Speaking of intervention, I had better go and check the food bowls.

Childhood Memories: The Story of Picnic Creek

Imagine being about six or seven years old and, while visiting your country grandparents, being told that everyone is going for a picnic “to the creek” waaaay out in the back 40 (acres) and that you are getting there in the old hay wagon hitched up to the horses! Of the many childhood memories stored in my head, this is one I hope to never forget.

This wasn’t olden times, it was in the early sixties (ok, olden times for some of you). Anyway, grandpa had hitched up his two working farm horses to his very old and still useful hay wagon with the buckboard seat and the giant wheels. Mom and grandma had prepared a feast of food and drink, though I honestly can’t remember everything about the dining service. Ha!

What I do remember is the thrill of it all, the adventure we were on. That particular event, one of many childhood memories, is what prompted me to paint Picnic Creek which wasn’t close to trees, but… well, it’s that “artistic license” thing and there are no photos from that day.

Continuing With the Story

We pulled out, the whole family in the wagon with grandpa driving, past the big wood gate, and headed down the dirt road cut between the woods which led us to the miles of open land where the cows roamed. First stop. The “horse pond”. Every pond on the farm had it’s own name. Grandpa made us all to about wet our respective pants when he got the horses to pull the wagon out into a low part of the water. My eyes must have been the size of saucers (flying saucers). We were sure that we were going to get stuck. Grandma thought so too and was fussing at Grandpa. Grandpa, with reins in hand, was laughing like a schoolkid having pulled a prank. He was having a great time. Luckily for us, we didn’t sink into the mud or the boys and my dad were sure enough going to get wet helping to get us unstuck.

From there, the our picnic party slowly blazed a path through high growing field grasses, through barbed wire gates at fence lines, past totally indifferent cows (it wasn’t their adventure), past the occasional groups of wildflowers and blackberry bushes to our final destination under a beautiful blue Oklahoma sky. The creek! We were at the creek! For a picnic! Now I really was about to wet my pants… from excitement.

This creek had probably been flowing though this part of the landscape since the time of the native Americans who once lived in the area. You could easily imagine their presence, even as a kid. It was a little slice of paradise and we made the most of it. The water was only about knee high and there was a shallow area, only a few inches deep, where it lazily flowed over incredibly smooth rocks. This smooth area became our playground. My brothers and I waded in the water, we sat in the water, we slid on the rocks, we splashed, we looked for tadpoles, we practically burst with happiness. Probably one of the few family outings where we didn’t wind up irritating the heck out of each other… and our parents. What an incredible day to look back on even if every detail isn’t there as I float back in time to remember it.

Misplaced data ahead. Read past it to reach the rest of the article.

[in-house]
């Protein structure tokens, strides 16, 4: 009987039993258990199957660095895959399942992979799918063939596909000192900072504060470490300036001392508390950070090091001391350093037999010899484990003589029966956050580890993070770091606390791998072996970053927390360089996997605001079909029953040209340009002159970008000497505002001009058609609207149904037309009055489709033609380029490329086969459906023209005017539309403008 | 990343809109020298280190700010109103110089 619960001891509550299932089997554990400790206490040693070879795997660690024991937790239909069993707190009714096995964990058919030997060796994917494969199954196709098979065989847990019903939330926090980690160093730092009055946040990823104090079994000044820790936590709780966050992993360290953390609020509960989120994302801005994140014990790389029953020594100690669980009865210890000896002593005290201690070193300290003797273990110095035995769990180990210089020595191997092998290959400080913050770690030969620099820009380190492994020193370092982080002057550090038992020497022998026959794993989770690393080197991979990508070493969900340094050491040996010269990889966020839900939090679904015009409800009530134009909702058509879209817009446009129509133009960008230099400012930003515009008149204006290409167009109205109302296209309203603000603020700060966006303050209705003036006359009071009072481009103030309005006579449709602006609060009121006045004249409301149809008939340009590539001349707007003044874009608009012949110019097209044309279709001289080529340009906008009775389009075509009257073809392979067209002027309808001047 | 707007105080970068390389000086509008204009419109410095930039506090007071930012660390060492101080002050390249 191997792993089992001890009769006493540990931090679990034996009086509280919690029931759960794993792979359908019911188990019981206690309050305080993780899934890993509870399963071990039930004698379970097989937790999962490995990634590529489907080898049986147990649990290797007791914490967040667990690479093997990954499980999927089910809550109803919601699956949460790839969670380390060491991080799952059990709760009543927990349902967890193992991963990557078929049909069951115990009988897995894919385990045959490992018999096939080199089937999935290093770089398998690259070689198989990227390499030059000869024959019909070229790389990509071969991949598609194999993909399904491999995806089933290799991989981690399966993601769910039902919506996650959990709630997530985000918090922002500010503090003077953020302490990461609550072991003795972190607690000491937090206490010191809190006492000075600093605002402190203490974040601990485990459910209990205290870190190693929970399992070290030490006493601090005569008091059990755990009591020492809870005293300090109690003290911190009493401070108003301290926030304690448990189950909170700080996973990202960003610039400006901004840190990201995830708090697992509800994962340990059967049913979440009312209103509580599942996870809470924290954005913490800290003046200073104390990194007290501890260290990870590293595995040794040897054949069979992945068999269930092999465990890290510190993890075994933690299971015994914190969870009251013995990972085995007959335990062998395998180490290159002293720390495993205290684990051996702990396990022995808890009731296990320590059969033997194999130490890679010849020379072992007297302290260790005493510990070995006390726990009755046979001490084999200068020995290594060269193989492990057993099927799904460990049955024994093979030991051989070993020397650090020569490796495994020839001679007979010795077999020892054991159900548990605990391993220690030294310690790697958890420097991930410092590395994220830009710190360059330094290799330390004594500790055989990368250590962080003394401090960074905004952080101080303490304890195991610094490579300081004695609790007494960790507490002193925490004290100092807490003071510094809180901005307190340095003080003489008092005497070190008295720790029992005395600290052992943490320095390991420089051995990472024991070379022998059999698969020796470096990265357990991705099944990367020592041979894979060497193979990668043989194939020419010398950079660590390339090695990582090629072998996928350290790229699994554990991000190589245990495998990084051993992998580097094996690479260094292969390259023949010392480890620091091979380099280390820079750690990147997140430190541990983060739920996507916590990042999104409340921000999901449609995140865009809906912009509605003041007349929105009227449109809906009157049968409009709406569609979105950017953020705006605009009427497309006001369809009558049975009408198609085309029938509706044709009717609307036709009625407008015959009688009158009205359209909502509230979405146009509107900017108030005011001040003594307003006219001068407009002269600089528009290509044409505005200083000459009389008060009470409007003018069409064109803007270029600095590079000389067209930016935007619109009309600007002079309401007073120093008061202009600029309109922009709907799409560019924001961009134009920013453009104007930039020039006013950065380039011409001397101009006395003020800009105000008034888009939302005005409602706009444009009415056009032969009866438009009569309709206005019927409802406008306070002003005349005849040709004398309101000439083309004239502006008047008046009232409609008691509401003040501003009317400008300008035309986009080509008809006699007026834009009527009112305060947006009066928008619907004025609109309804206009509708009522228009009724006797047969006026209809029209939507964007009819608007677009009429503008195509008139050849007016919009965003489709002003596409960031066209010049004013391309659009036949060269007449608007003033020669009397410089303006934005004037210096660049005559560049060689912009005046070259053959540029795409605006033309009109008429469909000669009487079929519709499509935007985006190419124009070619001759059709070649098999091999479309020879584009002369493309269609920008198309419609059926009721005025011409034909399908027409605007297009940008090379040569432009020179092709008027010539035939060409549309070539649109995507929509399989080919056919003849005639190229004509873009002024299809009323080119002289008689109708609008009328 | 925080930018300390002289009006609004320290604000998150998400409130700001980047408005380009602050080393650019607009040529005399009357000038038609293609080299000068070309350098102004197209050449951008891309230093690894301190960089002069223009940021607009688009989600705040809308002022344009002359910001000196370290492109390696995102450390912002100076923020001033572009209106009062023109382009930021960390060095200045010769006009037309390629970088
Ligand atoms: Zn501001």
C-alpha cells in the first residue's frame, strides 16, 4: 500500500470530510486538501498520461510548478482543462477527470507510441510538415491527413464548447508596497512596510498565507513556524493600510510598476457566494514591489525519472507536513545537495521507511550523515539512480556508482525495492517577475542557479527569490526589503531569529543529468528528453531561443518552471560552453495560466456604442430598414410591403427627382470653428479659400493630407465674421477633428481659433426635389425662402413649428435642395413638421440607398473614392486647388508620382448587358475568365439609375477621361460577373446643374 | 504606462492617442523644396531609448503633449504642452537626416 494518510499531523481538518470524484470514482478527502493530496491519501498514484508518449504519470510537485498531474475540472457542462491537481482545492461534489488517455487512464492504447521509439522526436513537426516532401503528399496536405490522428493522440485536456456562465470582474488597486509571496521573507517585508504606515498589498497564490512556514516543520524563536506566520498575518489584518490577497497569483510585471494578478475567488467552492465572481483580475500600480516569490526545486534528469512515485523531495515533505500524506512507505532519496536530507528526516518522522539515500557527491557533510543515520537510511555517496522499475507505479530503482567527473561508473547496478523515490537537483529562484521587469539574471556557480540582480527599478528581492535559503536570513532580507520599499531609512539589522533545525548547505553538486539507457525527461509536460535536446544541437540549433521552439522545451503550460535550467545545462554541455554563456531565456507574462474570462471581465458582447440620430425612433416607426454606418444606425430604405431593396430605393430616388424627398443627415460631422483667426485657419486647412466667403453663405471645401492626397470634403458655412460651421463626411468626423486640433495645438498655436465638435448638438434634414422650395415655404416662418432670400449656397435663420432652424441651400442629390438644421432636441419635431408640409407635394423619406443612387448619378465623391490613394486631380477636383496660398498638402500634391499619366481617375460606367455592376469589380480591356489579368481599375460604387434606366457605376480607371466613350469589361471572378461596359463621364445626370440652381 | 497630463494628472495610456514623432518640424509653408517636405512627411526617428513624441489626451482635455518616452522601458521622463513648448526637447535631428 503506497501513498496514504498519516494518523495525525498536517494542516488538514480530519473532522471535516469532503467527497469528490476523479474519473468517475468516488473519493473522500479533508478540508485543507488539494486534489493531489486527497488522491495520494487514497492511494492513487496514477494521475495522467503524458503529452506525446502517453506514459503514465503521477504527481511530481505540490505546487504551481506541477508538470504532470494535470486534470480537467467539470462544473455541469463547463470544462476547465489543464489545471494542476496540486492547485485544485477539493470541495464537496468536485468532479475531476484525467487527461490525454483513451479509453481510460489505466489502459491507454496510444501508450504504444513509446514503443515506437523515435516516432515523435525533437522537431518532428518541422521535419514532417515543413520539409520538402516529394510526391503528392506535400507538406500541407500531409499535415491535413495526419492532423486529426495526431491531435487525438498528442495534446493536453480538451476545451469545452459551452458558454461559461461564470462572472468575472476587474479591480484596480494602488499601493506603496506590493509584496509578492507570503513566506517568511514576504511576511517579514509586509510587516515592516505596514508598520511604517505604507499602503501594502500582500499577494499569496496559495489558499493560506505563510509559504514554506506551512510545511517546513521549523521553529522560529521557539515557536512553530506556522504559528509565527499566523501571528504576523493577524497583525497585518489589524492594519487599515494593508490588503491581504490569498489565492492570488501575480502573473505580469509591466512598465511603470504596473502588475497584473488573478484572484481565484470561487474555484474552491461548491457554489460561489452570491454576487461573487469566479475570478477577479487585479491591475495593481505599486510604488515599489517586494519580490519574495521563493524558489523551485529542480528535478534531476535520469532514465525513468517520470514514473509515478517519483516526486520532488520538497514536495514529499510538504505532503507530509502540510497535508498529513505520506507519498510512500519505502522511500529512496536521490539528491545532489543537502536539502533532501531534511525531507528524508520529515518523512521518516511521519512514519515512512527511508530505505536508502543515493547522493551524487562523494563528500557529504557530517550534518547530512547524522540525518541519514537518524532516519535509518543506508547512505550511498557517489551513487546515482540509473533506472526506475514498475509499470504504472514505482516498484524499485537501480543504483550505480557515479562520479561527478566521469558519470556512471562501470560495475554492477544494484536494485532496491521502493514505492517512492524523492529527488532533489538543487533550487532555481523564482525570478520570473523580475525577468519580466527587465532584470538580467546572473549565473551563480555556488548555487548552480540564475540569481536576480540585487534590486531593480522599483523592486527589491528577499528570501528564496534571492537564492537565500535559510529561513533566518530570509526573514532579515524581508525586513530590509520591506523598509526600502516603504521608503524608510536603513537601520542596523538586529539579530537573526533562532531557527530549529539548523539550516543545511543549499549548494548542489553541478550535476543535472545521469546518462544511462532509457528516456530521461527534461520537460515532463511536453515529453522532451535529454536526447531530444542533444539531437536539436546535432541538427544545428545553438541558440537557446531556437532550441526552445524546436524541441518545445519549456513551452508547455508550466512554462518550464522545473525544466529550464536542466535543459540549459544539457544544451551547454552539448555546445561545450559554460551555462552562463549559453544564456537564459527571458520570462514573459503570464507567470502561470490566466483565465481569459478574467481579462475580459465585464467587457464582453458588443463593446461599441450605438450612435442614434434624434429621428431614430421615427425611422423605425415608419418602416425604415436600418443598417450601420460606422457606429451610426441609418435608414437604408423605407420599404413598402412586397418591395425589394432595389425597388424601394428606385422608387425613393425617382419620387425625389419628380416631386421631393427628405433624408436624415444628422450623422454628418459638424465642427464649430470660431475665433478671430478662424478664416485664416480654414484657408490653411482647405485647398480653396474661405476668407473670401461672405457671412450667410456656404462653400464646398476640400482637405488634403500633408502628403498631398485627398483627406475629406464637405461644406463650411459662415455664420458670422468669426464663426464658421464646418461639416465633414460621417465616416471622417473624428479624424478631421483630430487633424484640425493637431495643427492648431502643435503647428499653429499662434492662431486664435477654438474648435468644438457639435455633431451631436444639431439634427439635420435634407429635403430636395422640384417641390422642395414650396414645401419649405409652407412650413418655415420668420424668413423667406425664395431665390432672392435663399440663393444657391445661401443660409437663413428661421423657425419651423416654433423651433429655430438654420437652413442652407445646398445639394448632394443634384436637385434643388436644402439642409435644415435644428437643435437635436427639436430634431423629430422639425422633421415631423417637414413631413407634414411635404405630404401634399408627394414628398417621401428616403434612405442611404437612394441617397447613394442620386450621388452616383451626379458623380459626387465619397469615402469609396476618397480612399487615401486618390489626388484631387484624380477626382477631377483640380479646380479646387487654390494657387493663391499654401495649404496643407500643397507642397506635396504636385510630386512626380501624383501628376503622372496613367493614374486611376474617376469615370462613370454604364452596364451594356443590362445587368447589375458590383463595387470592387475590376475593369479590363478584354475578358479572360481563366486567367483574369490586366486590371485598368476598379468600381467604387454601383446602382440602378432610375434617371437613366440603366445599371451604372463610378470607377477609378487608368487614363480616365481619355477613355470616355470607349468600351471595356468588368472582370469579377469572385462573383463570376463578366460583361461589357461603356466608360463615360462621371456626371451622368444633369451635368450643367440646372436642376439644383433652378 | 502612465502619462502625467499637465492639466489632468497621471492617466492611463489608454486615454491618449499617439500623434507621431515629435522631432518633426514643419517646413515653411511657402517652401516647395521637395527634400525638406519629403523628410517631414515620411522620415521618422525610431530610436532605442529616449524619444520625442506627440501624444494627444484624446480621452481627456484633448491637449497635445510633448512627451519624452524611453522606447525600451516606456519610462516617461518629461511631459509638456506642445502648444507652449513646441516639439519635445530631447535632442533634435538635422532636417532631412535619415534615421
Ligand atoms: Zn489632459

I hope you too have childhood memories of happy, incredible days and that you continue to remember them.

The Cows are Slowly Disappearing

No more cows in McKinney, Texas?

No, nothing strange is happening and it’s certainly not a mystery why. It’s called development. And it makes me very sad because the cows are disappearing from the landscape.

Field Day

When we first moved here six years ago, we were thrilled at the wonderful way “city” co-existed with “country”. To quote the city’s tag line, McKinney was indeed “unique by nature”. You could drive short distances, often inside city limits, and see cows! As well as other kinds of farm animals and scenes. Unfortunately that is changing and it’s changing at warp speed. Developments, both commercial and residential, have come in like locusts taking away the once lovely pastures full of cows as well as the lush acres of corn, cotton, and wheat both here and all around the city … for miles and miles and miles. Cows are disappearing along with the trees, grasses, and habitat for animals that have lived here for longer than humans have.

Cows Are Disappearing, But Taxes Aren’t Going Anywhere

I’m not against making fast (or even not so fast) money, I understand the motivation for landowners to sell, sell, sell. It’s really hard to make a living off the land with the financial burden of taxes and bad years like when the whole area was in a long severe drought. Farmers, ranchers… they took a big hit. I also realize that people don’t view land as something to work with, but as an investment to make money off of.

But to see land being destroyed for “pad sites” and sprawling cookie-cutter neighborhoods where houses are packed together like cookies in a plastic container just hurts my soul. Cows are disappearing. Wildlife is disappearing. My grandfather was a farmer and he LOVED his land. He knew every inch of it, he worked it, he coexisted with what was on it. But that was then and this is now. It’s a different world. My family and it’s farming history died off when he passed.

Back to development. The city (and county) tells us all this growth and new development will help to control taxes. Well, throw the flag ladies and gentlemen! That doesn’t seem to happen now, does it? Mostly because the independent school districts continue to bleed taxpayers to death. More than half of our yearly property taxes go to the local school district. More development means more people, more people means more schools, more schools means… more taxes. If you’re retired and on a fixed income… it sucks. But I love McKinney (in spite of the taxes) so here we will stay, as long as we can afford to.

On a final note. Publishers Clearing House has a giveaway in a few days. If I win the BIG ONE, I might just buy a big chunk of land and bring back some of those cows that are disappearing. Taxes be darned. My grandpa would be proud.